Friday, February 25, 2011

Landscapes. Never, ever again!

Call it Wabi-Sabi or Pictorialism if you like [but DON'T call it a Landscape!]

I was out with Ghriet, a noisy contemptible dog with a small mind of its own. The wind was howling round my earlobes and my tinnitus was kicking off big-time. We tramped up the road past the abandoned charabanc, through the squeaky iron gate and onto the moor. It was sunny but cold with the wind tearing through me. I was heading towards the peats. I'm not sure why since it wasn't landscapes I had in mind that's for sure. The way the dog was barking it was going to be a still-life, and soon.

To be completly honest, it wasn't the best choice of location I could have made for a non-landscape shot. Sure, the frogs have been very busy leaving little jellied piles of spawn all along the track, yes the grass looked lovely and the sheep cuddly but I didn't really have the camera for that. Or the film. The camera works excellently but not in that wind. The lens has the resolving power of a milk-bottle bottom and the film was Chinese and now looks like the emulsion was spread with second-hand chop-sticks. Either that or the local water board have just chucked another dead sheep in the system such was the prevalence of hairs on the neg!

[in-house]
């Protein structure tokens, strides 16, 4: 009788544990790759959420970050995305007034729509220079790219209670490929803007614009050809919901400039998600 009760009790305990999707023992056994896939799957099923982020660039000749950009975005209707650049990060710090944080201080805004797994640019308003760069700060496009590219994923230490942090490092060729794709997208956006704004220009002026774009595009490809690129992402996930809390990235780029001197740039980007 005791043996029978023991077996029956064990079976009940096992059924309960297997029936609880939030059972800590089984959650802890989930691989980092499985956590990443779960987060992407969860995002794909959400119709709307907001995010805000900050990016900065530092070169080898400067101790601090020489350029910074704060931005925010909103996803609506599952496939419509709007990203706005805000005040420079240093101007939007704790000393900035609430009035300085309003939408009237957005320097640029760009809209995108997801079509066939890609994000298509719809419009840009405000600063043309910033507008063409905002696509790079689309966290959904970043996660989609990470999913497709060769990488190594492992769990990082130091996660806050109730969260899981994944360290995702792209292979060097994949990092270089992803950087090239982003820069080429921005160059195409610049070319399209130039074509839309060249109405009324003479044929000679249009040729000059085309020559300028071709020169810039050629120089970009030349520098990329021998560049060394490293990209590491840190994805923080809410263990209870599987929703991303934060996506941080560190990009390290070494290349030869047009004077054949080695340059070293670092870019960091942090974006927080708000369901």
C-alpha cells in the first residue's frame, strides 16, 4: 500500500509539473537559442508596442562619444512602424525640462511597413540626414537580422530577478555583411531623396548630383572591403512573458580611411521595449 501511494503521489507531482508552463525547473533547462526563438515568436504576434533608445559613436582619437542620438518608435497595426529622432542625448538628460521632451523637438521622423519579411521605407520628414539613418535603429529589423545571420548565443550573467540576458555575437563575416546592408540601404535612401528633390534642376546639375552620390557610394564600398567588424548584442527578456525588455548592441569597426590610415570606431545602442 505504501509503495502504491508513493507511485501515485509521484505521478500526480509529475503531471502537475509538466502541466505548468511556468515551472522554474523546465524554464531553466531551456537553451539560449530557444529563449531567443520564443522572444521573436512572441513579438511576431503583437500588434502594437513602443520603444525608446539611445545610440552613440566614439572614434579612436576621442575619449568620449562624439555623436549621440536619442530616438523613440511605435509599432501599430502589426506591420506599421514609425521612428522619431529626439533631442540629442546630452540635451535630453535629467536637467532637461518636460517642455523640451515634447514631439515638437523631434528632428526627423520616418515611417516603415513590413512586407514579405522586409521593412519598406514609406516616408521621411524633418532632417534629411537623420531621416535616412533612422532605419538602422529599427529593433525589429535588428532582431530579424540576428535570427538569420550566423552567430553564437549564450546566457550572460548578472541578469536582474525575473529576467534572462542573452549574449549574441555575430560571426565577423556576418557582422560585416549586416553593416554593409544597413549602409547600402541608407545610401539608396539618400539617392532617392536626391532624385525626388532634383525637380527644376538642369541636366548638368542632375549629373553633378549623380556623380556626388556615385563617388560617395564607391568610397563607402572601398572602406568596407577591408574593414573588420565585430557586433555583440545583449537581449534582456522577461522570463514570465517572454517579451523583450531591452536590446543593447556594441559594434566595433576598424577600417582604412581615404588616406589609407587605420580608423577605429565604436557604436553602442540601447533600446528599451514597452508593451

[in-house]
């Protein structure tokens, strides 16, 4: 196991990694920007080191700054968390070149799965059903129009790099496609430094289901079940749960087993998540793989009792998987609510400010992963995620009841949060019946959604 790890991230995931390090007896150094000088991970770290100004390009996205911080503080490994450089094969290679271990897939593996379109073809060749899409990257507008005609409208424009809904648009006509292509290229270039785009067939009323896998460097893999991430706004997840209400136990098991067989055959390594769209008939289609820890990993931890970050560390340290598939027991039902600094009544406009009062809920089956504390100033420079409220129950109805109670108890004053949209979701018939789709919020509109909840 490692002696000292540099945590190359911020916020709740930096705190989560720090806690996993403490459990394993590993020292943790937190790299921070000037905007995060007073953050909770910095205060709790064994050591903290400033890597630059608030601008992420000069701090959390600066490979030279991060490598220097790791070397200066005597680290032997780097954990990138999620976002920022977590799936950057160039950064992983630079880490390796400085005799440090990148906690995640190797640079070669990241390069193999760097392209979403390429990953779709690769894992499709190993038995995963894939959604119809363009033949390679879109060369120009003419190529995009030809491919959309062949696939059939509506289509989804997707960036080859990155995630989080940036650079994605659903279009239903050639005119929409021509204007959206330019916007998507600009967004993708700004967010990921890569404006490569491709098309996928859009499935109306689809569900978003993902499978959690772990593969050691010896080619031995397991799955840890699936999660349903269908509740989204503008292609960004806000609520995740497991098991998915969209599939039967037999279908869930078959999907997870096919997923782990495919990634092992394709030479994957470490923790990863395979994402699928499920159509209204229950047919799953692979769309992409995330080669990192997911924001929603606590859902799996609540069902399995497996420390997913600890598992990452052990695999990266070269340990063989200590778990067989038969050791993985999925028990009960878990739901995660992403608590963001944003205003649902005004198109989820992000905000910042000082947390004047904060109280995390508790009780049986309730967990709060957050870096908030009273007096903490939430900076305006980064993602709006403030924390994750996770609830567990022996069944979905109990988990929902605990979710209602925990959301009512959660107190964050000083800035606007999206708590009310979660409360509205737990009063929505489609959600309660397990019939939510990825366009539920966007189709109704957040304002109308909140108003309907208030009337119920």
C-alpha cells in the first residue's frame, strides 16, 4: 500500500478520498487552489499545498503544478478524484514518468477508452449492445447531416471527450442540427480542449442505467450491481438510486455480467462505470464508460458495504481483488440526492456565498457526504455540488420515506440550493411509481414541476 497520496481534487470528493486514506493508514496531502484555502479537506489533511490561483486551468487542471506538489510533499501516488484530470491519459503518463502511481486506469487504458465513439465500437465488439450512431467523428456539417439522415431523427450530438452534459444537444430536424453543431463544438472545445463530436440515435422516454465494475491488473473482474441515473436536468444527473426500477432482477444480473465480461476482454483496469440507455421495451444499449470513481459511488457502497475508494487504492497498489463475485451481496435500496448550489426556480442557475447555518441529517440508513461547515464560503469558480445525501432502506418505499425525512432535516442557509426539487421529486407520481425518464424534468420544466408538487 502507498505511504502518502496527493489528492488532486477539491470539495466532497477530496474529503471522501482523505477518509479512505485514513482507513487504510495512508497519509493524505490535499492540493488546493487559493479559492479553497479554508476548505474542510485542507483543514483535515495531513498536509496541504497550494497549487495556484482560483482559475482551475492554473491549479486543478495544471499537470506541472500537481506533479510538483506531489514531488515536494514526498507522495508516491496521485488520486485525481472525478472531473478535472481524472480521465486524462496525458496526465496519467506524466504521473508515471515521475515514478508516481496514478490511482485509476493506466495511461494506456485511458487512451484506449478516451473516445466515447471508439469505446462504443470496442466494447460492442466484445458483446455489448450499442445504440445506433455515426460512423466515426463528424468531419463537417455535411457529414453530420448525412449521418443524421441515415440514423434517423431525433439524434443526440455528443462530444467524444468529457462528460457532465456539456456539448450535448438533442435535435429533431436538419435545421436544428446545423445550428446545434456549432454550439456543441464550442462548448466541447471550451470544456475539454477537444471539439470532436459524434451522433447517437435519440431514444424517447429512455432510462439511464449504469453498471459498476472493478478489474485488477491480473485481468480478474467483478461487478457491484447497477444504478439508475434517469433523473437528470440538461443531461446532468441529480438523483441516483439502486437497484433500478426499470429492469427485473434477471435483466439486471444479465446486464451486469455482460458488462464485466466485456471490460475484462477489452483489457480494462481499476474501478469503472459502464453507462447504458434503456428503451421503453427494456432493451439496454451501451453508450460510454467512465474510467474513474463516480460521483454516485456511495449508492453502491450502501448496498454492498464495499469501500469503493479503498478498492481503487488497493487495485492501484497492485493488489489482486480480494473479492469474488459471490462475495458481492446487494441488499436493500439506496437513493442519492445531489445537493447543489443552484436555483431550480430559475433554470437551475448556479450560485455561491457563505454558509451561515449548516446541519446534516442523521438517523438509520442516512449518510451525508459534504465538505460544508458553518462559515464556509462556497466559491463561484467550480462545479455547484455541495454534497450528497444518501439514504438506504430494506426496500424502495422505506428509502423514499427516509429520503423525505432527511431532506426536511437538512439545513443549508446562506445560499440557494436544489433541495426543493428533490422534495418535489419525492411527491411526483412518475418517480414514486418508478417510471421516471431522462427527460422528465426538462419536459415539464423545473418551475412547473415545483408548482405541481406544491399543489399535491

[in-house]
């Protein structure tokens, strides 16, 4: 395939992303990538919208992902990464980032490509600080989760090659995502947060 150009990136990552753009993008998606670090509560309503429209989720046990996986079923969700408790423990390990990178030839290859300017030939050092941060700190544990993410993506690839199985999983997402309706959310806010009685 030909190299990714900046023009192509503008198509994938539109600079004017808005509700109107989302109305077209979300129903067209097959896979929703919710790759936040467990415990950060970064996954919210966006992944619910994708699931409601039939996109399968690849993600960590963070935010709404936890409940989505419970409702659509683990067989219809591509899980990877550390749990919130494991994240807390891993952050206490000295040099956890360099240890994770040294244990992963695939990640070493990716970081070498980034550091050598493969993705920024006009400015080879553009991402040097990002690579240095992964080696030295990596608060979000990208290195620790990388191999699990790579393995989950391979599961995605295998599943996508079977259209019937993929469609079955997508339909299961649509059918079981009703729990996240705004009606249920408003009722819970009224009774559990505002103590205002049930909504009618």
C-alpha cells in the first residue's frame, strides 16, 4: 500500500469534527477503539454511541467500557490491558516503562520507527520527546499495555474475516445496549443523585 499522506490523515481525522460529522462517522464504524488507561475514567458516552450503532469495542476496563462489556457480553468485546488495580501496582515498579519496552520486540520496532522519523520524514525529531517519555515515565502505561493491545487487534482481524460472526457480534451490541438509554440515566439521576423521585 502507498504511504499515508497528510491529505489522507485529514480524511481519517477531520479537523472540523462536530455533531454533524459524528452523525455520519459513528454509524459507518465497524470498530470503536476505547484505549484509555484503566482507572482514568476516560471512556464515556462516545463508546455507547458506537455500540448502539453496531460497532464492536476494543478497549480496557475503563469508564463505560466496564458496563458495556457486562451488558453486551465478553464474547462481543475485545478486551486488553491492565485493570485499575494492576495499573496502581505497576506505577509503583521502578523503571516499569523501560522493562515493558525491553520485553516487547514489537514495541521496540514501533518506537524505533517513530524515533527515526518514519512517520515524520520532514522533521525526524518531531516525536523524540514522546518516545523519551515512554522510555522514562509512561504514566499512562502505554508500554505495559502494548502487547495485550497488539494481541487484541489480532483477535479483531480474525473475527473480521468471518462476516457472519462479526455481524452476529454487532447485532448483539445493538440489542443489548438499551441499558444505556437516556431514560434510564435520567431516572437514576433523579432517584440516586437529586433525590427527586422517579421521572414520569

So I took a landscape. I know, I know, I don't take landscapes but I made an exception. I won't do it again I can tell you.


Dominic Doherty said...

What a wonderful sepia photograph

gz said...

I like your non-landscapes!

Chris said...

I love this picture. Fantastic feel to it.

Anonymous said...

You have a natural talent for 'landscape', whatever you say. It comes naturally to you. Why do you kick against it so? The camera likes you and seems to follow your eye. Like it's part of you. Here's a parallel. I do life drawing. Often I struggle - trying to put one limb against another so it doesn't looks dislocated. Then, sometimes, all too rarely, when the struggle is over, I do a drawing without thinking - like a snapshot, unintended - and it works! It's there, on the page. Everything locks together. And all the struggle has made it work! I see the same thing in your landscapes.